Sunday, January 10, 2010

It's so obvious to say, but becoming a parent changed everything for me. Having a child, raising one, this is not merely a lifestyle choice; it's a paradigm shift. Everything is radically different from this side of life. I can't even watch movies or TV the same anymore. Naturally, I suppose, I see now everything with the eyes of a parent. For instance, when I watch a movie like Juno, my viewpoint kind of spoils it for me. The quirkiness and cool soundtrack have little effect; the what-ifs of teen pregnancy terrify me. Birth control in Rosemary's sippy cup seems surely reasonable.

CBC now has all their shows online to watch. For free! I love CBC television: Doc Zone, The Passionate Eye, Marketplace, The Nature of Things. We don't have cable, as I may have mentioned, but don't worry. This fact doesn't make us better than you out there with subscriptions. We're just cheaper.

Anyway, I am thrilled I can watch The Rick Mercer Report any time I want to. Some of these shows, especially the documentaries, are upsetting me, though. 65_RedRoses, a documentary about a girl with cystic fibrosis, makes my chest contract with fear. What if? What if? What if? Watching it makes me so thankful for my healthy children, I could weep.

Then there's The Miracle of the Hudson Plane Crash. Late Thursday night -- well, it was 9:30, but that's late for me -- I rashly decided no more planes rides for us after this gripping show. Imagine me stuck on the wing of a plane in the freezing, frozen North Saskatchewan River with a toddler and a baby clinging to me waiting for rescue. Good god. How much is a train ticket to Edmonton?

The newspaper makes me feel no better. I read a review today of Lovely Bones, book and recent movie, with a horrific plot. A little girl never comes home to her family, having been raped and murdered. Well, I can't even go there. There are no what-ifs, no pretend scenarios for me at night for this one. My brain has the ego structure, I guess, to stop any such soul-destroying imaginings.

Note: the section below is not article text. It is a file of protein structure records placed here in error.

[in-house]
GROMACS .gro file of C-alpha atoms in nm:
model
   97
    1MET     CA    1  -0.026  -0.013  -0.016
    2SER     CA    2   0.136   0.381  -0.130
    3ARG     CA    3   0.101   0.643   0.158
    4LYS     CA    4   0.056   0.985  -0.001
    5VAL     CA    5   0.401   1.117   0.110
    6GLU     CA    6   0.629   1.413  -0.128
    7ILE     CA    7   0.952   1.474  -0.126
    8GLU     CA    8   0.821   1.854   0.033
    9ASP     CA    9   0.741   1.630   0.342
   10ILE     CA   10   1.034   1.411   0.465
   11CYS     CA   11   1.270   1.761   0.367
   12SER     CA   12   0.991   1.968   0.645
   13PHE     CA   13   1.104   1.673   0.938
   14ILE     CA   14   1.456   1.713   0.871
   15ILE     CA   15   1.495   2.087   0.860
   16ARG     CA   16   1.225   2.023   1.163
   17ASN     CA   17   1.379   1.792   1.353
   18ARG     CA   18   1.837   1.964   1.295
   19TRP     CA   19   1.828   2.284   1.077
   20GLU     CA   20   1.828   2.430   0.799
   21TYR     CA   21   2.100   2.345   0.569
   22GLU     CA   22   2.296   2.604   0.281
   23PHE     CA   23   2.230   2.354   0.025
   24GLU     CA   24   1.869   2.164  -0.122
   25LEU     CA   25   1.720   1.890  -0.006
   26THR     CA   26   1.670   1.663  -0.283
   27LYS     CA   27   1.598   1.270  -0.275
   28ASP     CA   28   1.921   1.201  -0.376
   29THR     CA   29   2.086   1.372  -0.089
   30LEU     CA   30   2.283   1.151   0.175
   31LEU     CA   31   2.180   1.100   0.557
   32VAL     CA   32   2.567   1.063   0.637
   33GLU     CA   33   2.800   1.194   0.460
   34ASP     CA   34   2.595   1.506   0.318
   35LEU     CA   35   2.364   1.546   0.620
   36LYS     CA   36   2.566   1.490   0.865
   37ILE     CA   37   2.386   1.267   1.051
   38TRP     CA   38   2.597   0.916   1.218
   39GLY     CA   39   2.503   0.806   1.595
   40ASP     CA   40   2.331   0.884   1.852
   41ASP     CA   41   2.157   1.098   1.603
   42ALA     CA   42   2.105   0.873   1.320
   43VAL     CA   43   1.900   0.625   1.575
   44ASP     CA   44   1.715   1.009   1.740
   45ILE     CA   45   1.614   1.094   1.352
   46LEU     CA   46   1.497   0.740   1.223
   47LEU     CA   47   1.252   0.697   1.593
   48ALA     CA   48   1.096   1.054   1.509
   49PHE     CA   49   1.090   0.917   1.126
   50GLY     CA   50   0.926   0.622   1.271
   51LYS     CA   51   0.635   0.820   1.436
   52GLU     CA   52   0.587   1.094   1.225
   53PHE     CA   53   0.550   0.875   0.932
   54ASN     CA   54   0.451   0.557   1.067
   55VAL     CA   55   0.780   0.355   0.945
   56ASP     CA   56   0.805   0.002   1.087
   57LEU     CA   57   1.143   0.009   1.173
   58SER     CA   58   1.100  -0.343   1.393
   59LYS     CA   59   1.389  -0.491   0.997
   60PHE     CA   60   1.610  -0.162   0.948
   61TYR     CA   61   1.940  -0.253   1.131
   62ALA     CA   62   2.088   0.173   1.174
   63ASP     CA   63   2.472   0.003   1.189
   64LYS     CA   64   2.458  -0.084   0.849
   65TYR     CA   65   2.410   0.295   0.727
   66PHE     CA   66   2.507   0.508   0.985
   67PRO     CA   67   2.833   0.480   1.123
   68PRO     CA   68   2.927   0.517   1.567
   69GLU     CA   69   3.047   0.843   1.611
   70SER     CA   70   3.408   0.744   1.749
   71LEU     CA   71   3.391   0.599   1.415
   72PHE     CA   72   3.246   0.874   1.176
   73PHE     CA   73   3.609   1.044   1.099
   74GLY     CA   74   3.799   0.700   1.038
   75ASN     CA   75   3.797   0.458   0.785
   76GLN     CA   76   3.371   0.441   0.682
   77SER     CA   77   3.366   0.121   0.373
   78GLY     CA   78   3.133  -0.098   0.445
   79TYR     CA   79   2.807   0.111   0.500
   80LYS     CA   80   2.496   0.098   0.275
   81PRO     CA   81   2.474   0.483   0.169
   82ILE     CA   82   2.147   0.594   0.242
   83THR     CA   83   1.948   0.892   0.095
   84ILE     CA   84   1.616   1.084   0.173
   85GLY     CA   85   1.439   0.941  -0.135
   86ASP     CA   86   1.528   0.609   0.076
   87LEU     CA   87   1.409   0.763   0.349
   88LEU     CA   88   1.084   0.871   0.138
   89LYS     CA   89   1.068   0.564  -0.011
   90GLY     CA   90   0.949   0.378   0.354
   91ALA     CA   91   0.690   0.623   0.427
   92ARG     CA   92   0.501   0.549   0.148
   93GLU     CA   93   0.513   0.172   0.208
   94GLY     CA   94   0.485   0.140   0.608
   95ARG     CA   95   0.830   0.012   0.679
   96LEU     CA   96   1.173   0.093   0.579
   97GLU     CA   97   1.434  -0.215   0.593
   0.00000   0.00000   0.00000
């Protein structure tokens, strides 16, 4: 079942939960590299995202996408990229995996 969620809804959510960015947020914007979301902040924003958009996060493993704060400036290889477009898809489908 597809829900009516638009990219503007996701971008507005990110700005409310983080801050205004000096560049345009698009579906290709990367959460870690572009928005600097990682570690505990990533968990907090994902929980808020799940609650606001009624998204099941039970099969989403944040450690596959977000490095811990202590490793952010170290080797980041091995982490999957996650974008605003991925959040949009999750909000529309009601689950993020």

All this lately does make me wonder, though, how the hell are we, Dylan and I, going to get through this whole raising children deal without turning into absolute freaks. Some children don't make it. Some children have terrible things happen to them. Some parents have to live with loss and sadness. I know this. Intellectually, I KNOW this, but my heart fears it. Bizarre twists of fate, strange accidents, unfortunate "wrong place at the wrong time" events are all possibilities.

I really don't want to be run by fear, though. I want my children to be free from fear, truly. I honestly believe if I worry about every little thing that might harm, maim, strike them down too soon, steal them away from my arms, Finn and Rosemary will not be any safer children.

They will just be kids with a fearful, freaky mom, and that in turn will make them fearful, freaky children.

Oh, and apparently, I am spreading this anxiety CBC documentaries seem to induce. Sorry Ada!


Jenni said...

I've suffered with anxiety most of my life, so I completely sympathize with you. It can be hard to push those kinds of thoughts aside.

Jenn said...

I guess it's all a part of being a parent. Deep breath in, deep breath out.

Ada Saab said...

It's hard for me, too. I used to be addicted to certain podcasts where you were instructed on how to survive a car falling into a lake, a house on fire, a bear attack - then I would add the fact that I was also responsible for two other young humans. Anxiety!

I'm still like. I don't know why I'm using the past tense.

Life marches on though.

However, what you wrote is something I think about everyday. The fact remains that we will know a few people in our lives that will go through horrific loss in terms of their children. Will we be those people? It's all just a matter of odds.

I'm going to go listen to Wiebo Ludwig and concentrate on a few others things I can't control...